A meta-novel that weaves the language of arrest records and surveillance reports from the Historical Archive of the Guatemala National Police, with the contemporary journal entries of a novelist (named Rodrigo) who is attempting to synthesize the stories of political activists, indigenous people, and other women and men who became ensnared in a deadly web of state-sponsored terrorism.
Had Rey Rosa written a nonfiction account of what he learned from the missing-persons files, it likely would have been gripping in its own right. Instead, Rey Rosa wrapped his real-life search in a fictionalized container, and the results are haunting and revelatory in ways that nonfiction couldn’t accomplish ... For many American readers, Human Matter may resonate in a number of potentially contradictory ways. The involvement of the American government, and of American corporations, in Guatemalan affairs in the twentieth century is deeply felt here ... Contemporary events have also caused Human Matter to take on newfound relevance ... The timing of the publication of this translation of Rey Rosa’s novel acquires an ominous dimension with this information ... But like the ways in which the author weaves together fact and fiction, it never feels like a demonstration of literary cleverness as much as the gradually suffocating sensation of moral rot, a terrifying post-script to a novel already terrifying in its implications.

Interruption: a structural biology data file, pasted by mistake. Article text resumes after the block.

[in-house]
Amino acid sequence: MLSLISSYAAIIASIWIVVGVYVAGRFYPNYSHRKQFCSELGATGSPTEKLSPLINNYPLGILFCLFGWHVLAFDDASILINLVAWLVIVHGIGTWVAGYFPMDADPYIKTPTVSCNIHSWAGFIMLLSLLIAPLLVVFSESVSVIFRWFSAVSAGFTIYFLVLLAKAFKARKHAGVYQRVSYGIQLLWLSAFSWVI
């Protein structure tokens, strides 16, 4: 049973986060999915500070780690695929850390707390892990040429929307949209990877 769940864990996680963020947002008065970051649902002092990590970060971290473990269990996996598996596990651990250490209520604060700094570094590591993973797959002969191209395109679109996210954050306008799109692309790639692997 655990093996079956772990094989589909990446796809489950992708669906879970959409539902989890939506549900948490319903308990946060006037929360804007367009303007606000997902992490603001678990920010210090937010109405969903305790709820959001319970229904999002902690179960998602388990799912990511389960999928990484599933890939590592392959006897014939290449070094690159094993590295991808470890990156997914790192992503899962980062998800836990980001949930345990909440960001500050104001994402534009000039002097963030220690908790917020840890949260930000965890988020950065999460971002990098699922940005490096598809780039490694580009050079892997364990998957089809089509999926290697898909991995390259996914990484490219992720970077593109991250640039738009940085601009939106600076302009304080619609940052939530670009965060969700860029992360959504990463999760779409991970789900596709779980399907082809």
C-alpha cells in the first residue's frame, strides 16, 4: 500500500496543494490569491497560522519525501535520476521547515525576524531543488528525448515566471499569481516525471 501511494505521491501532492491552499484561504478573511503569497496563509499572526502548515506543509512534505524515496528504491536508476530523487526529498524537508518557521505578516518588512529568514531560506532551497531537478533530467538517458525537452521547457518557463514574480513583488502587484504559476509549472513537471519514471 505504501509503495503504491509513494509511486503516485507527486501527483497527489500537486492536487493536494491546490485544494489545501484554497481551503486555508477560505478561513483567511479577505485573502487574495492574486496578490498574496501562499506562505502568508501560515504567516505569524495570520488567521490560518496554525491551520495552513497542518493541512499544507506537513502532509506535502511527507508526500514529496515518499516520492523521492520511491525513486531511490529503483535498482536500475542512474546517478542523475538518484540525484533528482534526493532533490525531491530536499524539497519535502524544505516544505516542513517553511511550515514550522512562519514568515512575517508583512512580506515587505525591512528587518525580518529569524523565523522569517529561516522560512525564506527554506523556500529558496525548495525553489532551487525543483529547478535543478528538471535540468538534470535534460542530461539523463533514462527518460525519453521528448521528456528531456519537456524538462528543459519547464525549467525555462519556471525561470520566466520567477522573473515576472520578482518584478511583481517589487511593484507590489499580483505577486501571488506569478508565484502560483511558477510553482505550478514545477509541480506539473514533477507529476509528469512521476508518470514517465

Political violence in Guatemala—past and present—and how it filters into the life of one of its citizens drives this short, intense novel ... An undercurrent of slow dread seems to permeate the small, inconsequential details of daily routine throwing into stark relief the paranoias that are lurking close to the surface ... In Human Matter, Rey Rosa turns abnormality into a new normal, where spending time with his young daughter or having a drink in a bar with a friend is a welcome break from the political and personal violence that seem to constantly linger and that threatens to erupt on the next page. By the end of this novel you feel glad to have come out on the other side and carry the hope that Rodrigo Rey Rosa, those close to him, and his fellow countrymen will do so, too.
...[a] somber, allusive story ... Rey Rosa is suggestive rather than explicit, his narrator slowly despairing of ever finding the truth: When asked who his story is intended for, he finally replies, 'maybe it’s just for me.' ... Of a piece with the author’s Dust on Her Tongue as an exploration of political violence and its troubling reverberations.